1. Author

      Jeremy, I think this belief (I happen to believe it myself) has it’s roots in F Class and Benchrest disciplines. They have to shoot long strings, and when the wind drops they want to get it done while they have the advantage.

      I think it’s a somewhat anecdotal belief, but it makes sense. 50 Cals in the military have swappable barrels and head space tools because under heavy fire they burn out.

      Granted, bolt actions are another animal entirely. However, I do think the rate of fire can be a factor. Think of it this way, if you’ve ever heated up steel barstock and hammered it to make a screwdriver in shop class…what happens to the steel as it heats up? It becomes more malleable.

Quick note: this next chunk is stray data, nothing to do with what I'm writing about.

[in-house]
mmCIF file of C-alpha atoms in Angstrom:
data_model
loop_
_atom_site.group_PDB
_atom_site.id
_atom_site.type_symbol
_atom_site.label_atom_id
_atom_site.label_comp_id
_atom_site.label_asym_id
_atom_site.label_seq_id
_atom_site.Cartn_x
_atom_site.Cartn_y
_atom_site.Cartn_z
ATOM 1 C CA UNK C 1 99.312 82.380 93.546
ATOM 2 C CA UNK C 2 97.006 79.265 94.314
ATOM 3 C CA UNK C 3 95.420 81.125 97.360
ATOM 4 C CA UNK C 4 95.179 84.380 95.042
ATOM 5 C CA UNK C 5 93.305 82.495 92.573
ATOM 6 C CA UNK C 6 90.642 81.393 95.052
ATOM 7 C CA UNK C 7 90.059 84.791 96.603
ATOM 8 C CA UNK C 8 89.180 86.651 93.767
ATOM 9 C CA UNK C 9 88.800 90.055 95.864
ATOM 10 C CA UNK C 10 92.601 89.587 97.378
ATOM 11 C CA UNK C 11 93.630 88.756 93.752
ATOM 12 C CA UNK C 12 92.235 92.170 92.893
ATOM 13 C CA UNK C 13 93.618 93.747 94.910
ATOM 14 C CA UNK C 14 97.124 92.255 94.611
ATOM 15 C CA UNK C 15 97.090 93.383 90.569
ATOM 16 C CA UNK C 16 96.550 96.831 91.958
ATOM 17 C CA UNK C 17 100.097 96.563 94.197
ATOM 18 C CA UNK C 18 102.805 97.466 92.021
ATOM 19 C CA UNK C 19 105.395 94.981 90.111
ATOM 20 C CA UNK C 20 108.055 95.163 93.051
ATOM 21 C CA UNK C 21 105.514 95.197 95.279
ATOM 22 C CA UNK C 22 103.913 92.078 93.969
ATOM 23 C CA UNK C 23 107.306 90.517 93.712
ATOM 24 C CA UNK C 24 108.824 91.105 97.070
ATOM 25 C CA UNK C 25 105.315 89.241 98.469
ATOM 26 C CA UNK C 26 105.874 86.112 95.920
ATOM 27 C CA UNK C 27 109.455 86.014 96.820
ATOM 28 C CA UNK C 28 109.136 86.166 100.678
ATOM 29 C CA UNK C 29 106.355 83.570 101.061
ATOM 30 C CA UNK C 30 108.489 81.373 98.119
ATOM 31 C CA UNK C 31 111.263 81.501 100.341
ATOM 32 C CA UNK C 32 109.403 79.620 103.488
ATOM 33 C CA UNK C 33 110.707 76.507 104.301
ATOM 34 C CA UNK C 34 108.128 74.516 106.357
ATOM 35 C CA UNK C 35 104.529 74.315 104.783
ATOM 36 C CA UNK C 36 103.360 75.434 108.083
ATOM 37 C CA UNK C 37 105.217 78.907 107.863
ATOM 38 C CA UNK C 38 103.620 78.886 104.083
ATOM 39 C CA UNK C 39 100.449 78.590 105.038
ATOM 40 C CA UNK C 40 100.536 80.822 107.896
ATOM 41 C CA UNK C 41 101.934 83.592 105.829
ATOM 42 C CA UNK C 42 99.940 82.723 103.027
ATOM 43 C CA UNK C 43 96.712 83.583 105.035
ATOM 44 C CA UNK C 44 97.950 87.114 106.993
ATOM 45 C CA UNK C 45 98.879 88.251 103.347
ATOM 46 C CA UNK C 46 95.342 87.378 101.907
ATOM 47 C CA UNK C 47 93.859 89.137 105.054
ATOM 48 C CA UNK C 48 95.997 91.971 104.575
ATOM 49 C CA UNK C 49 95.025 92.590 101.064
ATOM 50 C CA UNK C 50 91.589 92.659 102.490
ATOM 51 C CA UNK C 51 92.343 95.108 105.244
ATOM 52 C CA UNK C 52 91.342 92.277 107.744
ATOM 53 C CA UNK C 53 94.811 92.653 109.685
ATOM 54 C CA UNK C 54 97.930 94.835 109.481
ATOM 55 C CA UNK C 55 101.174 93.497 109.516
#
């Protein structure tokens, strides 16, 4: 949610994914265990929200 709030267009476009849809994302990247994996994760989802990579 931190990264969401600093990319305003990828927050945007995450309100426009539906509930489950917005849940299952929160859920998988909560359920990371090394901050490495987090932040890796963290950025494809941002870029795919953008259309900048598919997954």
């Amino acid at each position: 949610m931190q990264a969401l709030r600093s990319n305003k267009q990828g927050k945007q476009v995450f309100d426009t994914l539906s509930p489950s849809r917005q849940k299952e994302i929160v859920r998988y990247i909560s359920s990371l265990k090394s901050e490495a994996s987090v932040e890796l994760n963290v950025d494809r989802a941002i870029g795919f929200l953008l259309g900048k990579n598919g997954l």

I don’t think the throat is melting the way people picture it. However, heating it up with long strings of fire with high pressure rounds seems to take its toll on barrel life. It’s not going to burn out in 50 rounds or anything but I’ve seen 243 barrels going south at a little over 1000 rounds.

      I really think the tires on a fast car analogy fits very well. The harder you push the performance envelope the faster consumable components need to be replaced.

      I’ve also seen discussions where Dave Tooley and Frank Green (Bartlein) have chimed in on Snipers Hide. Dave Tooley posted photos of a barrel with fire cracking forward of the chamber. It gets hot enough and high pressure enough to put small cracks in the steel. Kinda neat to see I’ll try and find the thread tomorrow.